The Children's (Shining) Hour
In some current educational controversies, the kids are doing the teaching — theatrically.
I'm at the age when, if you're not hopelessly indulgent toward the young, you get hyper-suspicious of them. Here they come again, with all their over-the-top energy, grabbing at the most obvious old trick in sight and proclaiming it a great new discovery. Reinventing the wheel is youth's stock in trade. No wonder the great vaudevillian W.C. Fields, when asked how he liked children, grunted, "Parboiled."
Lately, though, a few news items have made me reconsider my position. America has been letting some of the wheels that keep its basic machinery turning get awfully rusty, and it seems that, in at least three recent cases, some bright young people are ready to reinvent them. This column is in praise of a batch of kids — sorry, but my seniority entitles me to call these young adults "kids" — who have not only shown themselves knowledgeable but, in at least two of the three cases, have been able to teach the adults involved a few things as well.
Don't be alarmed: I haven't become one of those elderly youth-cult creeps, like the ostentatiously radical professors whose attempts at hipness we thought were so hilarious when I was an undergraduate rebel back in the 1960s. I don't plan to love the young indiscriminately, and you won't catch me wearing the 2014 fashion equivalent of love beads and tie-dyed T-shirts. But let me draw your attention to a small group of 21-and-unders who look, to me, somewhat like heroes. And all of them, to make matters seem even brighter, are involved with something that constitutes theater. For a bonus, they're geographically distributed: This is literally something that's happening all over.
Let's start with the most recent and farthest west of these incidents, in Sammamish, Washington, a suburb of Seattle (a city that, by the way, has a long radical-theater tradition). A faculty member at Sammamish's Eastside Catholic High School, about to get married, asked if any of her colleagues could recommend a good wedding florist. Mark Zmuda, the school's well-liked vice principal and swim coach, suggested the florist who had handled his recent wedding to his same-sex partner — legal in Washington state but not recognized by the Catholic Church. Since Eastside's faculty agrees, contractually, to uphold Catholic teachings in public, when the administration learned of his marriage, "Mr. Z," as the students affectionately call him, lost his job.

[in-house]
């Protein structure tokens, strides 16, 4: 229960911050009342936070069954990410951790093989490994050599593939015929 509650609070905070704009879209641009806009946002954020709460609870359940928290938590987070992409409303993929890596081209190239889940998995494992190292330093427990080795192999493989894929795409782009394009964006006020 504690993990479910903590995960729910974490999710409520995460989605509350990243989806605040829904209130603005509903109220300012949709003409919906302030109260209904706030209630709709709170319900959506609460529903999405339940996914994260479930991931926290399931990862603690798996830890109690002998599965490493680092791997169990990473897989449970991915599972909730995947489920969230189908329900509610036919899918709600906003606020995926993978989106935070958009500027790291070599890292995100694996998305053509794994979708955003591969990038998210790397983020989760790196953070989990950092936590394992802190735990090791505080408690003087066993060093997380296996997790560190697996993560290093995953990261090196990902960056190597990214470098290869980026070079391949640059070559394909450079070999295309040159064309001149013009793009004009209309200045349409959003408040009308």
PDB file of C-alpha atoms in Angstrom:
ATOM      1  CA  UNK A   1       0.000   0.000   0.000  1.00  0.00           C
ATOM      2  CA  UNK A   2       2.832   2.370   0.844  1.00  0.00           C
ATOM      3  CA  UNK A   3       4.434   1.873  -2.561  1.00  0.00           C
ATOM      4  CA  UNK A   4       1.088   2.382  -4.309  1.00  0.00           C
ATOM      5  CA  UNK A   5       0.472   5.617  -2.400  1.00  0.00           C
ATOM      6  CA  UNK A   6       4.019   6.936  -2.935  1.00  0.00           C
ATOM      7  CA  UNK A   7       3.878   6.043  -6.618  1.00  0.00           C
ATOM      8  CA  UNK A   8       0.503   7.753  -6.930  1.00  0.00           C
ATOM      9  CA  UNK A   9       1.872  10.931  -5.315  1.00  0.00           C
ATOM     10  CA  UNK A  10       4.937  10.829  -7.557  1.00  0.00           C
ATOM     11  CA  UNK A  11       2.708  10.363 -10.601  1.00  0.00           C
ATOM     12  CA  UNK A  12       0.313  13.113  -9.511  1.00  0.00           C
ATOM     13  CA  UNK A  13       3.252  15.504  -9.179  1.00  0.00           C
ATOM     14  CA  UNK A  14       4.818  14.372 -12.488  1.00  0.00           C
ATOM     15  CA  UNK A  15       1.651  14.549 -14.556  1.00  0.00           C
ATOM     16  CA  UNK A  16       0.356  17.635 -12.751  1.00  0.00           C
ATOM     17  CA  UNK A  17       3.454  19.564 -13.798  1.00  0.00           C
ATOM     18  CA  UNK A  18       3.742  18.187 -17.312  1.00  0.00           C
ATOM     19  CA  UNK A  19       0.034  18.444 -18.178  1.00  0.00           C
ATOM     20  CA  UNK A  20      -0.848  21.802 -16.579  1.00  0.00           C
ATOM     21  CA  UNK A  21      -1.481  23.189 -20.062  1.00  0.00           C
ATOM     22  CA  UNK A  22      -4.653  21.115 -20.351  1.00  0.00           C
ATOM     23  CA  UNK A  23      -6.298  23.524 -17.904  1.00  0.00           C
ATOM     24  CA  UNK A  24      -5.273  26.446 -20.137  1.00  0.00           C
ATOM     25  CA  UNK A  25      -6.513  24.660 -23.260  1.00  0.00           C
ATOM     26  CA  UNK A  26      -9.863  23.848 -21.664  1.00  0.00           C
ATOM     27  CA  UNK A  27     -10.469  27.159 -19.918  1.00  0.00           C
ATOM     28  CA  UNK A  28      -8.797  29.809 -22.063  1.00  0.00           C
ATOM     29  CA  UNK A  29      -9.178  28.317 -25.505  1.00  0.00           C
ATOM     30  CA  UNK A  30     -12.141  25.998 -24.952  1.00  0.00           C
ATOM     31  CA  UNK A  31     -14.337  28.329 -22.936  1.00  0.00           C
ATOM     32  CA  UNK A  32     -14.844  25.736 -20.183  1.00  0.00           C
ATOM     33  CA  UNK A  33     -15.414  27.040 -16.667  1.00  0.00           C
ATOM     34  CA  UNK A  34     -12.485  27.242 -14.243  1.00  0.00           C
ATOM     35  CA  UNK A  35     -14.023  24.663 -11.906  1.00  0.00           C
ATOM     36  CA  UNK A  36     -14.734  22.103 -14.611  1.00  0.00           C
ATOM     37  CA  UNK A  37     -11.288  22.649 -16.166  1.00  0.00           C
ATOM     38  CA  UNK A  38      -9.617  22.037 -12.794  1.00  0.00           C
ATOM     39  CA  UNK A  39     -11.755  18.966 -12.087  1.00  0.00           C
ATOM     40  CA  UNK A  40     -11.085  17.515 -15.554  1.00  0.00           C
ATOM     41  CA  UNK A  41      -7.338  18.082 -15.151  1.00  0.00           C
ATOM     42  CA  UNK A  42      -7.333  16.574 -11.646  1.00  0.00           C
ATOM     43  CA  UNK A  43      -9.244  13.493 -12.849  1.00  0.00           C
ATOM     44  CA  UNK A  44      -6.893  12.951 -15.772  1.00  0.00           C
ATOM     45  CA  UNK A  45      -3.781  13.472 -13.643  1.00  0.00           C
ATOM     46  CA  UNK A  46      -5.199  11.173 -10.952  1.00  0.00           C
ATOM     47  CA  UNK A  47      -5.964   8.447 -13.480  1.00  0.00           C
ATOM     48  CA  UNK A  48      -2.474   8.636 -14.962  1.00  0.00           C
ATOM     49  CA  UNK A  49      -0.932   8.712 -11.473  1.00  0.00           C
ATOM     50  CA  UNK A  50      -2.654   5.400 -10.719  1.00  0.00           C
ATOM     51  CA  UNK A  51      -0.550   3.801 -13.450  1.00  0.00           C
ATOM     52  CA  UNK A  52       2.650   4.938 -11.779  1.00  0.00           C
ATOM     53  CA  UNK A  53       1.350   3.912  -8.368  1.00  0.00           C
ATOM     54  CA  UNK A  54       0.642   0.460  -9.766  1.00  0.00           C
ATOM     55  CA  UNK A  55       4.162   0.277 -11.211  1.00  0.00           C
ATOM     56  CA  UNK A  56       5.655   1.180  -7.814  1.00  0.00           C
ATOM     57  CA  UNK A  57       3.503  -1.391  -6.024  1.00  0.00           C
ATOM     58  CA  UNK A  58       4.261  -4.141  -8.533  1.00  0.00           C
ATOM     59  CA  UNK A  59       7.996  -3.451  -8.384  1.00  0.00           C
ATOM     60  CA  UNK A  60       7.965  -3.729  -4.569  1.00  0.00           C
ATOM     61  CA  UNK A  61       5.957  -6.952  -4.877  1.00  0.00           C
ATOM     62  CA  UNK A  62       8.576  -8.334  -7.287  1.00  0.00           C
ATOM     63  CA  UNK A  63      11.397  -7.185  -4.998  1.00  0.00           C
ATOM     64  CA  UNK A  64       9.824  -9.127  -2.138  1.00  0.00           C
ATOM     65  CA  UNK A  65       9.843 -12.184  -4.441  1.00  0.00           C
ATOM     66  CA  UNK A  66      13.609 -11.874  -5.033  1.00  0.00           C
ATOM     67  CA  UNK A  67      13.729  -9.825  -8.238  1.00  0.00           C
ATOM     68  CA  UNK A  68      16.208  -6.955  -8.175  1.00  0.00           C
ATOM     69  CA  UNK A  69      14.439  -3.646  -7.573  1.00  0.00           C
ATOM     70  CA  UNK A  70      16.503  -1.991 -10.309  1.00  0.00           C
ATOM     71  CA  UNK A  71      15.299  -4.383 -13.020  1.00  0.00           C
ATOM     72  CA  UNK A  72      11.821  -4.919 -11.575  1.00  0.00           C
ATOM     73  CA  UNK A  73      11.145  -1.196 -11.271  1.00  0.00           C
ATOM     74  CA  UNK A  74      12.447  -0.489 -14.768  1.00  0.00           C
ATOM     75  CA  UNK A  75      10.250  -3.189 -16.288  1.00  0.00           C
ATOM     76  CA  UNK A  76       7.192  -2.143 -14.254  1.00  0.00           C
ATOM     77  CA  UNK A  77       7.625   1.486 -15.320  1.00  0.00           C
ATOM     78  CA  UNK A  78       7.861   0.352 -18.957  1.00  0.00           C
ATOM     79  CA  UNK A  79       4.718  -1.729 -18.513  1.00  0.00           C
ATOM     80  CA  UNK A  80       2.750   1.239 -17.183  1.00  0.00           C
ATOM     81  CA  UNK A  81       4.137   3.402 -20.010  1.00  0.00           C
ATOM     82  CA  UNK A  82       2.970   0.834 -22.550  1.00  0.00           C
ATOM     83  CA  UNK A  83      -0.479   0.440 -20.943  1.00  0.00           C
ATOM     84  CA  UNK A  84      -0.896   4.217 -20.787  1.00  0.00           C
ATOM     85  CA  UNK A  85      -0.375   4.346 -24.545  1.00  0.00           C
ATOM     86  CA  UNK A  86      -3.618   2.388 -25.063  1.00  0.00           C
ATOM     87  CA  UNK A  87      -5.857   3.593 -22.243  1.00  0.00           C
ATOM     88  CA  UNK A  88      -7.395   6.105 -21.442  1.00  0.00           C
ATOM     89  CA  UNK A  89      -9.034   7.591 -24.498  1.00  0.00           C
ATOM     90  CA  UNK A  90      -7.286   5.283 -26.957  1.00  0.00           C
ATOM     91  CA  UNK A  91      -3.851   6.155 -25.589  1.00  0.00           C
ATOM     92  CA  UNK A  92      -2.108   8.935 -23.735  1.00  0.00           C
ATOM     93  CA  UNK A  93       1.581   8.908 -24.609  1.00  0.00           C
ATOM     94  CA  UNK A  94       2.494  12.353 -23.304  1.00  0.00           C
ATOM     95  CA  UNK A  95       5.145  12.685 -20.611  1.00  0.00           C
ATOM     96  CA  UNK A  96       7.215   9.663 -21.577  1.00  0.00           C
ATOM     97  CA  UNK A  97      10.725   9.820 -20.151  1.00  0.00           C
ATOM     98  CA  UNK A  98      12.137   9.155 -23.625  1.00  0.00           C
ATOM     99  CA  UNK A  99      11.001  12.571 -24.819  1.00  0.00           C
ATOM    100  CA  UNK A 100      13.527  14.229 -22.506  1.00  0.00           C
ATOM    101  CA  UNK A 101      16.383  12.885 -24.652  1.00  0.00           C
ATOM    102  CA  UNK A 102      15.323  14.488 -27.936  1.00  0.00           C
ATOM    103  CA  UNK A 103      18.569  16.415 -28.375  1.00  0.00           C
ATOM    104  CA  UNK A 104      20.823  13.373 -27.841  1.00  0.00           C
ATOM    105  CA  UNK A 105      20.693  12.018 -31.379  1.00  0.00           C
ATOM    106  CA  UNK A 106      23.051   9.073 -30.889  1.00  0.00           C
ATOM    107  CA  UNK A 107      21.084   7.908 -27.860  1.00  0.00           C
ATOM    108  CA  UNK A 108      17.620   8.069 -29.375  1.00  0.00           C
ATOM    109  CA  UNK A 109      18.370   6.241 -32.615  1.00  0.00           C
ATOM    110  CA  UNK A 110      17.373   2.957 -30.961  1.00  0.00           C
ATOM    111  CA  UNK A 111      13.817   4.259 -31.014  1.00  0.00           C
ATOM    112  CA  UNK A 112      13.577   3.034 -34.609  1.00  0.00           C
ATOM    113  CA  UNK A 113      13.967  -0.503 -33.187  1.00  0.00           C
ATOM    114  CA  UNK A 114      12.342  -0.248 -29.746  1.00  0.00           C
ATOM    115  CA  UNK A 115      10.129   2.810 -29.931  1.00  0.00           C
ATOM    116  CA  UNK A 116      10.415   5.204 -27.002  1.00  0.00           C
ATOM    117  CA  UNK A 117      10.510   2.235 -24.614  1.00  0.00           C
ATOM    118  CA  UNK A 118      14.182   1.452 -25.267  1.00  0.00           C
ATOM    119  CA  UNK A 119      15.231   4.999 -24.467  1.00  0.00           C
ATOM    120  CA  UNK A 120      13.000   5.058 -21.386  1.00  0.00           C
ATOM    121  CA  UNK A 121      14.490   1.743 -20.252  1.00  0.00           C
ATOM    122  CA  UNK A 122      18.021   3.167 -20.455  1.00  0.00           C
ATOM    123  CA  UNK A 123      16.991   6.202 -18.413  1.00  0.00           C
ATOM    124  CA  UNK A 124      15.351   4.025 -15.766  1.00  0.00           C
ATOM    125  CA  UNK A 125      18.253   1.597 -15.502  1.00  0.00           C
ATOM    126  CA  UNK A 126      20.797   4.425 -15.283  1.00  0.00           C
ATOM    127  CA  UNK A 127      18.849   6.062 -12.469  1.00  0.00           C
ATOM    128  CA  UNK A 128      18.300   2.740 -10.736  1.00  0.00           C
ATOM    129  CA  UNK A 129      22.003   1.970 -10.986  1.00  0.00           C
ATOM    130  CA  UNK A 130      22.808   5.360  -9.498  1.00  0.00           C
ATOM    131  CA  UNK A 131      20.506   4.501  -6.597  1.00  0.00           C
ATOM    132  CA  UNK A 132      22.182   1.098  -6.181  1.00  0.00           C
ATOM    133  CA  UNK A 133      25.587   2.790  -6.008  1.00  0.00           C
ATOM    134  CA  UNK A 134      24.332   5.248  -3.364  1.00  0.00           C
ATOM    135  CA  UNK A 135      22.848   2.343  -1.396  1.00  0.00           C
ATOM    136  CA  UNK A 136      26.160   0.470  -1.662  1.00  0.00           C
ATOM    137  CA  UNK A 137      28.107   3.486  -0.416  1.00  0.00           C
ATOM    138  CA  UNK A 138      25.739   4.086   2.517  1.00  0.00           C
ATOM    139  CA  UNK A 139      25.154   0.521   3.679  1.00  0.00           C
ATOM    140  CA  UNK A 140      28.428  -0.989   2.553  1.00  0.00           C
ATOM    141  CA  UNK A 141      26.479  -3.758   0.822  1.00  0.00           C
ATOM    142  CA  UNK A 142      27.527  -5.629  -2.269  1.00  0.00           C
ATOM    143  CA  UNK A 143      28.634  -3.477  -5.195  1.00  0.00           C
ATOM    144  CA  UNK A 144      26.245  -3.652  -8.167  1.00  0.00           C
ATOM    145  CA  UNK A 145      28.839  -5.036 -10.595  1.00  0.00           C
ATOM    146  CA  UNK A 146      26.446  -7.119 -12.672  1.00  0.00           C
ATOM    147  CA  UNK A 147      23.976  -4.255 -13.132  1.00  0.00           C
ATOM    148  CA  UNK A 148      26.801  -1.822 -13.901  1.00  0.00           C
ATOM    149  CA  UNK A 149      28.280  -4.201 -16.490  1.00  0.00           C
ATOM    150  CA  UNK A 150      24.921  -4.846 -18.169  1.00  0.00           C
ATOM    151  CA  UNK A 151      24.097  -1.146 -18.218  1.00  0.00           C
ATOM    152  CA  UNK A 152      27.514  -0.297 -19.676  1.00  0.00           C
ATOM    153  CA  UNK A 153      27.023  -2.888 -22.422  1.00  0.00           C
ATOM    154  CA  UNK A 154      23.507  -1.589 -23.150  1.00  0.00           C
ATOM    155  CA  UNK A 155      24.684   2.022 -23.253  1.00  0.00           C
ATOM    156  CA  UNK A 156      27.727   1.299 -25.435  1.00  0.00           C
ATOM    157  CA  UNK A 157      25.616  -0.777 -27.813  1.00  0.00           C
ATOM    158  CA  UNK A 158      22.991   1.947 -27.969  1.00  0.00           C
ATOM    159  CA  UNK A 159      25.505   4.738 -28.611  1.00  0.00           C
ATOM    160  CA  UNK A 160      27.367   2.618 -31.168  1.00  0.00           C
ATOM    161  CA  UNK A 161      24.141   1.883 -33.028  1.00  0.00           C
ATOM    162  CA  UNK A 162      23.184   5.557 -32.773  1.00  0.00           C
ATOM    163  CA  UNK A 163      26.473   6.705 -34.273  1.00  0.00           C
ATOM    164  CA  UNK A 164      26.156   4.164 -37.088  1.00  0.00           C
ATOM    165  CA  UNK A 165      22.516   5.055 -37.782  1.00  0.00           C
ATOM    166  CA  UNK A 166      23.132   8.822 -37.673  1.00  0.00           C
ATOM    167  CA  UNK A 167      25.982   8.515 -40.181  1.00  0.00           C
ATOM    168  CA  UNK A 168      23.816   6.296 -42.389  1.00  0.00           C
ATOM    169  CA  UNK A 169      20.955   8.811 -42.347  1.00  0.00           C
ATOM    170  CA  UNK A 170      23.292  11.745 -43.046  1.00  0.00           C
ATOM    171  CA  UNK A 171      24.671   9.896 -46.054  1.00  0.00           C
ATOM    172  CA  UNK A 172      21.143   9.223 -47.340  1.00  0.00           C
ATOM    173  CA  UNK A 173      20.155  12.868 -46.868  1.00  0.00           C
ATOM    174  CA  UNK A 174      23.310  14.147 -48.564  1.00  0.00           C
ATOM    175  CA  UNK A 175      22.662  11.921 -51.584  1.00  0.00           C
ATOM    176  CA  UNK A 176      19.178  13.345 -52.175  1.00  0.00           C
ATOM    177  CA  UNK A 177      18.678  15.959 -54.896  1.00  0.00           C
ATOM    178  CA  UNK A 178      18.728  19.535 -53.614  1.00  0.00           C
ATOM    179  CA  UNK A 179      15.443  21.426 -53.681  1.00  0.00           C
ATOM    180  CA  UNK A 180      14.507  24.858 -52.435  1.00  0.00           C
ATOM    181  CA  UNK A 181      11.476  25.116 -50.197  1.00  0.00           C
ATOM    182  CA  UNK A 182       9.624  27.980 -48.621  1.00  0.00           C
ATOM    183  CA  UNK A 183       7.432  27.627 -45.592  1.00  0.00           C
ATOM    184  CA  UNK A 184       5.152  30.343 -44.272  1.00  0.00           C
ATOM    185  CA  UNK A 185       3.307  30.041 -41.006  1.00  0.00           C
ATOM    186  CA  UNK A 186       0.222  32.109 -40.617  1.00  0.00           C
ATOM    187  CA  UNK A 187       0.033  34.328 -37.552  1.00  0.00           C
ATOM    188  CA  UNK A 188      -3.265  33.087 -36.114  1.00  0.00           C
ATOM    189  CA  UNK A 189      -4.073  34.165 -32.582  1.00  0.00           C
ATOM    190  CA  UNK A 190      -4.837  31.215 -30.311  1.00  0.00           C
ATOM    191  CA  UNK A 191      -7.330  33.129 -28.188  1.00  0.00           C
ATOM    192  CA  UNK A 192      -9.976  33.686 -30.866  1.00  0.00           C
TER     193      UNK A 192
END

Did the students go apeshit? Did they scream and run wild and throw things and scrawl graffiti? No. They organized. They tweeted, they discussed, and at noon the next day they walked out of school and stood in silent protest on the lawn. The tweet spread: They were joined by students from schools nearby. They started a Facebook page and a letter-writing campaign. Their ultimate goal, one or two of them have told the media, is to make the Catholic Church change its position on homosexuality — or, at least, join Pope Francis in believing that your opinion of other people's sexual preferences shouldn't be the stand-or-fall test of your religious beliefs.
Their radical-theater activities are ongoing. When they delivered a petition to the archdiocese calling for Mr. Z's reinstatement, they made sure to post a video of the event on YouTube. If you want to show your solidarity with them, wear something orange on January 31, which they've designated as "Keep Mr. Z. Day" at Eastside Catholic. Through the unconscionable loss of their vice principal, they've discovered a meaningful principle, which they intend to live by.